Python data structures heapq and heapify

I came across a python beginner tutorial that mentioned heapq and heapify. Because I never heard of those guys before and because like I said it was part of a beginner tutorial I decided to look into those and here is what I learned.

Let’s suppose you have a list of simple numbers, strings or even dictionaries, you want to find the N smallest or largest elements from that list, heapq is your friend in this case.

>>> import heapq
>>> nums = [1, 8, 2, 23, 7, -4, 18, 23, 42, 37, 2]
>>> heapq.nsmallest(3, nums)
[-4, 1, 2]
>>> heapq.nlargest(2, nums)
[42, 37]

But this also works with a more complicated data structure such as dictionaries

>>> portfolio = [
       {'name': 'IBM', 'shares': 100, 'price': 91.1},
       {'name': 'AAPL', 'shares': 50, 'price': 543.22},
       {'name': 'FB', 'shares': 200, 'price': 21.09},
       {'name': 'HPQ', 'shares': 35, 'price': 31.75},
       {'name': 'YHOO', 'shares': 45, 'price': 16.35},
       {'name': 'ACME', 'shares': 75, 'price': 115.65}
    ]
>>> cheap = heapq.smallest(3, portfolio, key=lambda s: s['price'])
>>> cheap
[{'name': 'YHOO', 'shares': 45, 'price': 16.35}, {'name': 'FB', 'shares': 200, 'price': 21.09}, {'name': 'HPQ', 'shares': 35, 'price': 31.75}]

In the case of a simple search where the number of elements to retrieve is small compare to the number of elements in the list, use heapify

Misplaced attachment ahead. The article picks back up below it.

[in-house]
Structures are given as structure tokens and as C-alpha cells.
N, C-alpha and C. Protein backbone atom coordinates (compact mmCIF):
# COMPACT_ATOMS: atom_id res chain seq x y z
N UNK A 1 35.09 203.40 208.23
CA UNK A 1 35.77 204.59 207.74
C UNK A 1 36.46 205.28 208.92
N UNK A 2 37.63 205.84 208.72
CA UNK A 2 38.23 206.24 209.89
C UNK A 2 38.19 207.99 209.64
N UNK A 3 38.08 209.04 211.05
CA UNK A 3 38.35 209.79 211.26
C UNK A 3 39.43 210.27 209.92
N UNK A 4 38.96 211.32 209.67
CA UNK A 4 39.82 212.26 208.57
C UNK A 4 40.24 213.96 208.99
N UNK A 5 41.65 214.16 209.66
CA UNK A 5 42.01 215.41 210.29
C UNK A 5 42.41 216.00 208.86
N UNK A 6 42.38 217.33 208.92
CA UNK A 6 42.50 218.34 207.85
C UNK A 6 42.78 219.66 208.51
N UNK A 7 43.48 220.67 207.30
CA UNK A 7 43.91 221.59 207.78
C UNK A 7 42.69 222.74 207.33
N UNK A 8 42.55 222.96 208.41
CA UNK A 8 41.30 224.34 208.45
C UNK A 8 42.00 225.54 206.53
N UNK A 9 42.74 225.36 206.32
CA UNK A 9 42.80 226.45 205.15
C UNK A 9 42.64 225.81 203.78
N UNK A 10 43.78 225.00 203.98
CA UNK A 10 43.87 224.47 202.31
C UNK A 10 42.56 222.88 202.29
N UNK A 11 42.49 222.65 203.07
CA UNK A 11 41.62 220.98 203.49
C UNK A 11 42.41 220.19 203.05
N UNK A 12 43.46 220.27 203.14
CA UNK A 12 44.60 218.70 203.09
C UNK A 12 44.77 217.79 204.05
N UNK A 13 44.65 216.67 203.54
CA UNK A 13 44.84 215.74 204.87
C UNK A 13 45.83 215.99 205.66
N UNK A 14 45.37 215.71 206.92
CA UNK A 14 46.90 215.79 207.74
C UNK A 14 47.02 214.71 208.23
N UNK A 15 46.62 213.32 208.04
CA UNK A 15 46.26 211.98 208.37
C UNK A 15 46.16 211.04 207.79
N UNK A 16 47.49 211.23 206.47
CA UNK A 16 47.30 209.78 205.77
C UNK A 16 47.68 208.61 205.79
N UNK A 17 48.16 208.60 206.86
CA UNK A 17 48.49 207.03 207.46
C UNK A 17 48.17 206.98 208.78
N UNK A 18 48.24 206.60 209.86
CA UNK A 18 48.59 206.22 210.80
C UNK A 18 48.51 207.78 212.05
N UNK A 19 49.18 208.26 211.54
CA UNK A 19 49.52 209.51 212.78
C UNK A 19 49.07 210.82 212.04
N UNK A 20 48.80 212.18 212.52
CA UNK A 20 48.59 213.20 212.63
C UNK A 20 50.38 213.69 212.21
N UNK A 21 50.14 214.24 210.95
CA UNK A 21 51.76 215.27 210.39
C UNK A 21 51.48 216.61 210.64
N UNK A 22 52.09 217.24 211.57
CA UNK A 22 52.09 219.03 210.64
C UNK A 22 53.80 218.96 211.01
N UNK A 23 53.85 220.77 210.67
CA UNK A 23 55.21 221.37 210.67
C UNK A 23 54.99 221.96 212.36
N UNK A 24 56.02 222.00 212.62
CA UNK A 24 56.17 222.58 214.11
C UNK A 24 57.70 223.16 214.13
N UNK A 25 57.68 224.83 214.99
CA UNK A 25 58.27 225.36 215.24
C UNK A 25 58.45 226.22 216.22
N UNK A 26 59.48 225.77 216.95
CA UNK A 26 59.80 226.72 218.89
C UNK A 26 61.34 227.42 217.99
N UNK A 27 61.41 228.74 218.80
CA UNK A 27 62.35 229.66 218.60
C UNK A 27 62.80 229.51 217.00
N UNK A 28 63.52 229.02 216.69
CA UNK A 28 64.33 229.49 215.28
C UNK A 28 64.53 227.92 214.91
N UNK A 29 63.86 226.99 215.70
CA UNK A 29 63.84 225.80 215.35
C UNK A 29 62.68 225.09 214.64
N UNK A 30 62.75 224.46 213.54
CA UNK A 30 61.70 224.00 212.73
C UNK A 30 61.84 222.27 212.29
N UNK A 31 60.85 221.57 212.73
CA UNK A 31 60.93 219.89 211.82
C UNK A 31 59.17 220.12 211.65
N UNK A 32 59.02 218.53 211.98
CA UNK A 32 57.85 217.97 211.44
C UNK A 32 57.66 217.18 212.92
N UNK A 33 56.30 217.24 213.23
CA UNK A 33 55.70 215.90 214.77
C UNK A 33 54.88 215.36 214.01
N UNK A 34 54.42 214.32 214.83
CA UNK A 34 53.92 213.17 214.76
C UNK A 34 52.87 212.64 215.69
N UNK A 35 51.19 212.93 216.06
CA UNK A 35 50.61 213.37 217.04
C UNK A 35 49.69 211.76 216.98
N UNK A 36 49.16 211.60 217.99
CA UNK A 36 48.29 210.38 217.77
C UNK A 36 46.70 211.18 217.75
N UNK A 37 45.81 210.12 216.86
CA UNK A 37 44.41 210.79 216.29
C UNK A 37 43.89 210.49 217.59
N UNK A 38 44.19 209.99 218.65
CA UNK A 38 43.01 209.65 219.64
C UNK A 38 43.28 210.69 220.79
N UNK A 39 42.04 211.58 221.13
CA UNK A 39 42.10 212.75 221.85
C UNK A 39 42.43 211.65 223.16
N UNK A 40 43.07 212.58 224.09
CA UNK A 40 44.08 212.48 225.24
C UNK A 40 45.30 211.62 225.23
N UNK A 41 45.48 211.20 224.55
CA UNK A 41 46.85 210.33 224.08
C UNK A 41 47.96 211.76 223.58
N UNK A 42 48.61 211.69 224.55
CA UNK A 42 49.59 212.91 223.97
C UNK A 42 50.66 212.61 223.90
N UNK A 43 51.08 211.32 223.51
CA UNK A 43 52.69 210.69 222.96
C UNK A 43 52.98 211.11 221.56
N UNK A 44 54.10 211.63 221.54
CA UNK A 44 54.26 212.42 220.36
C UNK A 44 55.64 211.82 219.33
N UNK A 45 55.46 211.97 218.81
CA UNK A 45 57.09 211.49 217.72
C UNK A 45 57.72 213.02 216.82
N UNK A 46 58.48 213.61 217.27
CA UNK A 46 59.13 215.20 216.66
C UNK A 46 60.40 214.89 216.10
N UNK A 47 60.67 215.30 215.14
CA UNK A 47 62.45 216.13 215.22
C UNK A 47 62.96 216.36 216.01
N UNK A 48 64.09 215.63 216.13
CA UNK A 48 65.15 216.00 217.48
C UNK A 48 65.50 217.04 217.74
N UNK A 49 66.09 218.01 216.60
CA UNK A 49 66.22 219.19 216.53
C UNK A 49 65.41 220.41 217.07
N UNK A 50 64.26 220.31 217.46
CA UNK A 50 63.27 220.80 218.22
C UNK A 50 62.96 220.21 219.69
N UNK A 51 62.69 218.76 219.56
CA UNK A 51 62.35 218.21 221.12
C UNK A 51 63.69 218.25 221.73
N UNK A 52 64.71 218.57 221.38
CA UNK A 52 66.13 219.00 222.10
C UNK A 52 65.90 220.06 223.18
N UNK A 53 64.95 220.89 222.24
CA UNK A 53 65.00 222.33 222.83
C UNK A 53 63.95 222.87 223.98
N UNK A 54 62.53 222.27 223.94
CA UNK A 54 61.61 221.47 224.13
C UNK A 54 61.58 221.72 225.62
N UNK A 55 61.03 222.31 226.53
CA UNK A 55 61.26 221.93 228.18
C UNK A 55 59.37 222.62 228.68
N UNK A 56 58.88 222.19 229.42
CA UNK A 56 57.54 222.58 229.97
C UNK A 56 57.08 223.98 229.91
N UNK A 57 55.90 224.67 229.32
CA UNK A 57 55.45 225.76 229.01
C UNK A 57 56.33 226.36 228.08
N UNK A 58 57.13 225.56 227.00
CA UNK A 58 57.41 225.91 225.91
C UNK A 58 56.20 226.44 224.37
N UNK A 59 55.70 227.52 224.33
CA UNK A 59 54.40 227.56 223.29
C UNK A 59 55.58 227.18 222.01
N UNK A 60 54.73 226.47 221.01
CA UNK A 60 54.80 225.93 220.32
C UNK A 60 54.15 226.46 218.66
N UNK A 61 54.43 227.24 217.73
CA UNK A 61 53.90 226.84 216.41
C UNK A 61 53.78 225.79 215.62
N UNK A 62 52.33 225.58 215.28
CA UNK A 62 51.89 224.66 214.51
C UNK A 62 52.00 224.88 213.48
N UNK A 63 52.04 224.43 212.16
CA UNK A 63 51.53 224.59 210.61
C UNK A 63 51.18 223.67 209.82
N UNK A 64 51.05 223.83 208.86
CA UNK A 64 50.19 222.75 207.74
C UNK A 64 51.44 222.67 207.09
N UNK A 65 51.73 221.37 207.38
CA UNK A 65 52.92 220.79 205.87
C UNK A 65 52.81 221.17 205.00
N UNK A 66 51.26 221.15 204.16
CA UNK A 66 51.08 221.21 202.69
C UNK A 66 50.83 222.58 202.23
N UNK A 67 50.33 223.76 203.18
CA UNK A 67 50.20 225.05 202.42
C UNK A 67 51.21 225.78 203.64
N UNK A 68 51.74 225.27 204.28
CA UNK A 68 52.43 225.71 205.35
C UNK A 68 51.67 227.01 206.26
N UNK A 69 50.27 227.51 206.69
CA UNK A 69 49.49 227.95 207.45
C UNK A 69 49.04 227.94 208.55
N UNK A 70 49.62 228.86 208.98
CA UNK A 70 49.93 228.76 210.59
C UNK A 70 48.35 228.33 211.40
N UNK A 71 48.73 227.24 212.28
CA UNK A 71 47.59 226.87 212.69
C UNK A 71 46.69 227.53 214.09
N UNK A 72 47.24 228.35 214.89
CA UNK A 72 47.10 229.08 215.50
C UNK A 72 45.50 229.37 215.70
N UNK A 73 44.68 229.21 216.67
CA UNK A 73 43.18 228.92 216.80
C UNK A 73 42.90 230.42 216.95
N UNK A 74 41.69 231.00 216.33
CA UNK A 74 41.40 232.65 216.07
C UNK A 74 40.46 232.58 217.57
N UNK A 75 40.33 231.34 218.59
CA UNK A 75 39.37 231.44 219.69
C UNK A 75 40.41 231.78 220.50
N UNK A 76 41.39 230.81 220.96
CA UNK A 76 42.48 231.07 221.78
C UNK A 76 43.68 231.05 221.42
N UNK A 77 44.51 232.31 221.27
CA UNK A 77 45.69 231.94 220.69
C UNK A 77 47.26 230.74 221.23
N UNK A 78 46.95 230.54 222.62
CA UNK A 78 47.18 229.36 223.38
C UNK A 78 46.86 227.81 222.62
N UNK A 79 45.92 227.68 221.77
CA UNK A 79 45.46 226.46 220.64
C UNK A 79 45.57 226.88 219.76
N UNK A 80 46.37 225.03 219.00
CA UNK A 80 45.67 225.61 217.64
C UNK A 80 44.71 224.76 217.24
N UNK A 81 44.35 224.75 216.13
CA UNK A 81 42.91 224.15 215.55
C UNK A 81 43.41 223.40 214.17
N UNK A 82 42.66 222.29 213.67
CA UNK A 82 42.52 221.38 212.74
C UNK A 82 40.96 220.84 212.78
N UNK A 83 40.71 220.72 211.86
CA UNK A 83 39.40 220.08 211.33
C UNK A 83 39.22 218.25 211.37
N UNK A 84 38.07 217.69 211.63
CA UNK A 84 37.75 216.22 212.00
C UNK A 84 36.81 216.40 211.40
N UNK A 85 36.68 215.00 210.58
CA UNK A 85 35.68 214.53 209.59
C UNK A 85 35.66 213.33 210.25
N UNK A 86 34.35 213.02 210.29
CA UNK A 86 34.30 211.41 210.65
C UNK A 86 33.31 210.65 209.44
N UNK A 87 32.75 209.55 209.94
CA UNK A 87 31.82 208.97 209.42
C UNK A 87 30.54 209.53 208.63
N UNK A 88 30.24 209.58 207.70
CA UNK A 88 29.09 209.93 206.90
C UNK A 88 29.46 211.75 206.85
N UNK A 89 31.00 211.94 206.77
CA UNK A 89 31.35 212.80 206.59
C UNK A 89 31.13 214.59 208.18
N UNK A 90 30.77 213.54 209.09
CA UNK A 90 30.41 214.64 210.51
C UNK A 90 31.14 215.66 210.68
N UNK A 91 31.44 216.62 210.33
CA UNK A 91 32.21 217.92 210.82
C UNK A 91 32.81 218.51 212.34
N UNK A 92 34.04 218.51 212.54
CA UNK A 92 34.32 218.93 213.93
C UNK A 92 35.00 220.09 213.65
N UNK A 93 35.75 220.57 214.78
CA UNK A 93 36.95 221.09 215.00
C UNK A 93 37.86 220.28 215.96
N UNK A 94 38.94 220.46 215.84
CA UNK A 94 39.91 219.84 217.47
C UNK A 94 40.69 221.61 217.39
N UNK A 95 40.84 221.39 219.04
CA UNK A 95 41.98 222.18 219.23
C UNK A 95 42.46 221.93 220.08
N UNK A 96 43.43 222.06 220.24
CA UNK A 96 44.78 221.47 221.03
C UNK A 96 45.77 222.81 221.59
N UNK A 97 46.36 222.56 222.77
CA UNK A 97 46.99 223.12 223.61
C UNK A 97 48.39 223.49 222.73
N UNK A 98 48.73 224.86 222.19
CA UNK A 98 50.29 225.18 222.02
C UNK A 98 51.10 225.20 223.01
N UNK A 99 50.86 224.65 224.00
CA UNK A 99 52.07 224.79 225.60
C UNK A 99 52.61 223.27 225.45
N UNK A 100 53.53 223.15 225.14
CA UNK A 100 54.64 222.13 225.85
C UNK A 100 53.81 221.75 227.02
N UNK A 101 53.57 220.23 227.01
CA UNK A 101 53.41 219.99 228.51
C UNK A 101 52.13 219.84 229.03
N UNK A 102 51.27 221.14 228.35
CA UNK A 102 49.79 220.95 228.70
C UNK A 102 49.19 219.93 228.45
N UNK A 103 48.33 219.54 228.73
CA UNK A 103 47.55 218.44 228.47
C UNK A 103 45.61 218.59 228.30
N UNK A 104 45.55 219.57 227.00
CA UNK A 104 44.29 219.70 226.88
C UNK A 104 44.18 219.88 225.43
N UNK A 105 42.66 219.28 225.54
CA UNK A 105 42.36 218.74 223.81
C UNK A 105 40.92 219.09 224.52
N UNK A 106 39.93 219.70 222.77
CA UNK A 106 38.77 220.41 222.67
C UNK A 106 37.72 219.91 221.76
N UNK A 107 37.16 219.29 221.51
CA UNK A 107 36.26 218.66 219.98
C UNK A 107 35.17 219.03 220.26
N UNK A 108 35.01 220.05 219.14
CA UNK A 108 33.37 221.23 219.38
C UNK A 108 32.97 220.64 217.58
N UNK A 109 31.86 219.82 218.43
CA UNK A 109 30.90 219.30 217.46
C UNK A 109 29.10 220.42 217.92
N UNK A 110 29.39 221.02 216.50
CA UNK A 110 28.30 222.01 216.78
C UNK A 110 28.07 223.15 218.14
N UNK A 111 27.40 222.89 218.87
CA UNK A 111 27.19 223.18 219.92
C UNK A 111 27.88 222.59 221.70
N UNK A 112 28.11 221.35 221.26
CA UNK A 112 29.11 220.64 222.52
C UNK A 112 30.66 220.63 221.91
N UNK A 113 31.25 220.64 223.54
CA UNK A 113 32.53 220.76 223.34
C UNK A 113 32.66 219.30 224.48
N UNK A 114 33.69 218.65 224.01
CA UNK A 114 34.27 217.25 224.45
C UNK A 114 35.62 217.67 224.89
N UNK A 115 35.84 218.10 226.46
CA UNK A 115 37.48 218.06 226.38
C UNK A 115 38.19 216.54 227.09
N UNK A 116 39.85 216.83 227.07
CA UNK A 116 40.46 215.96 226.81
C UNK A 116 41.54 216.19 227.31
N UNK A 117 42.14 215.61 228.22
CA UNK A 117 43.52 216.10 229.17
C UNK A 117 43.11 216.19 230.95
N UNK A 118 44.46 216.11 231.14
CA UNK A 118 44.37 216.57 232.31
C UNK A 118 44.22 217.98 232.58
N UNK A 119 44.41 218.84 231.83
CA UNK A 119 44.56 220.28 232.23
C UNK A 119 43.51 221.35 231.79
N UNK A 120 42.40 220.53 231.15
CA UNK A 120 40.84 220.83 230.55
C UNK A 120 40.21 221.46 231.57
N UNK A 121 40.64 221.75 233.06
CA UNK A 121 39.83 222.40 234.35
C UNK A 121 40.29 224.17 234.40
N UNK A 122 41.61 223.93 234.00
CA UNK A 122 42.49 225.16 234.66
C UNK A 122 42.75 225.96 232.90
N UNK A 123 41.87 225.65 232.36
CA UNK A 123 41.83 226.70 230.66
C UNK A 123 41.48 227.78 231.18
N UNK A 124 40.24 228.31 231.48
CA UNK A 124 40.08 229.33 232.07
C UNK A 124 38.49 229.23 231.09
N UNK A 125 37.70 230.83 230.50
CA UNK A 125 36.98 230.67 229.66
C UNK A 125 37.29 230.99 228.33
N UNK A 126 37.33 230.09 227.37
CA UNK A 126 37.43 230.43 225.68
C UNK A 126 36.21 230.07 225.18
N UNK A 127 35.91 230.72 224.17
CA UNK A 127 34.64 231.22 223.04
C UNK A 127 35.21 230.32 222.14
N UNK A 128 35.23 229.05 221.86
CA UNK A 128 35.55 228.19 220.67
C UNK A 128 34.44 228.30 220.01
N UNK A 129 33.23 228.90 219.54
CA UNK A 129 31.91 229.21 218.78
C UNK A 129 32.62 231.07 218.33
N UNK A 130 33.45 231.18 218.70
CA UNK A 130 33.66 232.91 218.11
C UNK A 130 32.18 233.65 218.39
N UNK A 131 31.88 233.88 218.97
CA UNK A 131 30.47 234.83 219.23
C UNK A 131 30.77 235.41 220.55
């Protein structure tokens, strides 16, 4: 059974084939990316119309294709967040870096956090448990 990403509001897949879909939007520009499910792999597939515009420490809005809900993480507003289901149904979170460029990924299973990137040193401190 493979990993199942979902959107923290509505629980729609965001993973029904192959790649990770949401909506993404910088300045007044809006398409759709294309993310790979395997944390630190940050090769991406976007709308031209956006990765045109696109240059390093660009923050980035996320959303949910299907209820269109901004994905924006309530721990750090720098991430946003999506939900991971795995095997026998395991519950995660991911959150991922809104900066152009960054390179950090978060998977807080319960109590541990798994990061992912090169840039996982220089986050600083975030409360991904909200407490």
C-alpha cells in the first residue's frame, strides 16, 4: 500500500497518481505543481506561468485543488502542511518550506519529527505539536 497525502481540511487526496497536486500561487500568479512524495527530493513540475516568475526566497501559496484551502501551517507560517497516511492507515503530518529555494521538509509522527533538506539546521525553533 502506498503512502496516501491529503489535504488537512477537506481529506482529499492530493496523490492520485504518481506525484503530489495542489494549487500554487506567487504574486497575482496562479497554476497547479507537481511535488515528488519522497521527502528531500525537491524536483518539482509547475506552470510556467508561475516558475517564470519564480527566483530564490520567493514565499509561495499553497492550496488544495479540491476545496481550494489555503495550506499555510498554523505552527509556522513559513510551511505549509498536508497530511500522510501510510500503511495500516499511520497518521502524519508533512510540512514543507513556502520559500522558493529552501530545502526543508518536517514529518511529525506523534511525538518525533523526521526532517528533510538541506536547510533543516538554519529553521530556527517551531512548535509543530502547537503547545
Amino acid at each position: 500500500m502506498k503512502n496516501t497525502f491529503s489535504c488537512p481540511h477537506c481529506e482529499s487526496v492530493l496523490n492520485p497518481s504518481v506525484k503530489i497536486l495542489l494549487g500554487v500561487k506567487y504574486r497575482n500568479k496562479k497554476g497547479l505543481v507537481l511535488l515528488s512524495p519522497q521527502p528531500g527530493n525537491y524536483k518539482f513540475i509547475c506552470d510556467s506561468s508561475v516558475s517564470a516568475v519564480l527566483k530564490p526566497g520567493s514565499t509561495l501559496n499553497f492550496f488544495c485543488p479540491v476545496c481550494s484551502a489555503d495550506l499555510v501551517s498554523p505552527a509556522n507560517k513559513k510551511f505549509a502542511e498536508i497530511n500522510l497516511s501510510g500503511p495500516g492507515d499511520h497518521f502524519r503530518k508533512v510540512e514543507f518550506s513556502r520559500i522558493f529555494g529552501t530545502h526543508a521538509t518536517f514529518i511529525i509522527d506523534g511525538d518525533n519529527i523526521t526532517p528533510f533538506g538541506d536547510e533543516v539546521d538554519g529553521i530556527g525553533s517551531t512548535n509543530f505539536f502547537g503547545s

>>> nums = [1, 8, 2, 23, 7, -4, 18, 23, 42, 37, 2]
>>> heap = list(nums)
>>> heapq.heapify(heap)
>>> heapq[0:2]
[-4, 1]

It’s also possible to use heappop to find one by one the smallest elements. This operation is a O(logN) operation.

To find the 3 smallest numbers for example

>>> heapq.heappop(heap)
-4
>>> heapq.heappop(heap)
1
>>> heapq.heappop(heap)
2

Other solution to retrieve the min and max are

  • using min() and max()
  • sorted(items)[:N] or sorted(items)[-N:]

heappush, heappop

heappush provides a way to “sort” or “prioritize” the elements by giving it a 2-elements tuple where the first arguments is the priority key and the second the item itself. Here is in action.

import heapq

class PriorityQueue(object):
    def __init__(self):
        self._queue = []
        self._index = 0
    def push(self, item, priority):
        heapq.heappush(self._queue, (-priority, self._index, item))
        self._index += 1
    def pop(self):
        return heapq.heappop(self._queue)[-1]
class Item(object):
    def __init__(self, name):
        self.name = name
    def __repr__(self):
        return 'Item({!r})'.format(self.name)
>>> q = PriorityQueue()
>>> q.push(Item("Barcelona"), 1)
>>> q.push(Item("Manchester"), 4)
>>> q.push(Item("PSG"), 10)
>>> q.push(Item("LA Galaxy"), 0)
>>> q.pop()
Item('PSG')
>>> q.pop()
Item('Manchester')

It’s important to notice that the push and pop operations have a O(logN) complexity (N is the number of items in the heap) so they are fairly efficient.

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